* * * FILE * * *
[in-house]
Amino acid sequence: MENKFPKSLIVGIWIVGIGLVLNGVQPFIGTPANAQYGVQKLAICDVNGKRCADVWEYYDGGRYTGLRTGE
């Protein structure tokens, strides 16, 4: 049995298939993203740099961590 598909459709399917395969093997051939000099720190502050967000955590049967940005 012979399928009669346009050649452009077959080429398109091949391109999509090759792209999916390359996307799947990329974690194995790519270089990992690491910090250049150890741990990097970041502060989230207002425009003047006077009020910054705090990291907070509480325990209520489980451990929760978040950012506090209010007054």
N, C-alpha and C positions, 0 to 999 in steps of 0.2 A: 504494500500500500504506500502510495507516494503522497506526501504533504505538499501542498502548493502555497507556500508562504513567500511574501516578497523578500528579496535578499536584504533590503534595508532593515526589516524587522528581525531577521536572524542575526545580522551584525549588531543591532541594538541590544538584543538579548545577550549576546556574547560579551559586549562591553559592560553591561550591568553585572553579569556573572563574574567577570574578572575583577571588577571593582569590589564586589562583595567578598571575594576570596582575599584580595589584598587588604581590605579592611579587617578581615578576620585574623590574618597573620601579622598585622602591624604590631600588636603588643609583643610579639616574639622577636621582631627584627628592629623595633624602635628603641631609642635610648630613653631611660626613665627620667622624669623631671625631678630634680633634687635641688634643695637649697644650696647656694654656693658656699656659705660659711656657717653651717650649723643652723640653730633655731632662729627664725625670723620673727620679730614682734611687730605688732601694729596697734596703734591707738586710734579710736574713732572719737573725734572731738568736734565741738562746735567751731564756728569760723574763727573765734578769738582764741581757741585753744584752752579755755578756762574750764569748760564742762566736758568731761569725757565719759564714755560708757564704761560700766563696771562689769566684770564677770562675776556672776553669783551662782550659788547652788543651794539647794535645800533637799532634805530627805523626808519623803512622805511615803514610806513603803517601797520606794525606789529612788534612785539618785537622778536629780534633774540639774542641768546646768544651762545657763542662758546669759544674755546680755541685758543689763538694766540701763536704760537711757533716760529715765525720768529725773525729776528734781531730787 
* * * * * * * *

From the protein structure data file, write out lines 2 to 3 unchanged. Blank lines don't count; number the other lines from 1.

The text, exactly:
Amino acid sequence: MENKFPKSLIVGIWIVGIGLVLNGVQPFIGTPANAQYGVQKLAICDVNGKRCADVWEYYDGGRYTGLRTGE
């Protein structure tokens, strides 16, 4: 049995298939993203740099961590 598909459709399917395969093997051939000099720190502050967000955590049967940005 012979399928009669346009050649452009077959080429398109091949391109999509090759792209999916390359996307799947990329974690194995790519270089990992690491910090250049150890741990990097970041502060989230207002425009003047006077009020910054705090990291907070509480325990209520489980451990929760978040950012506090209010007054």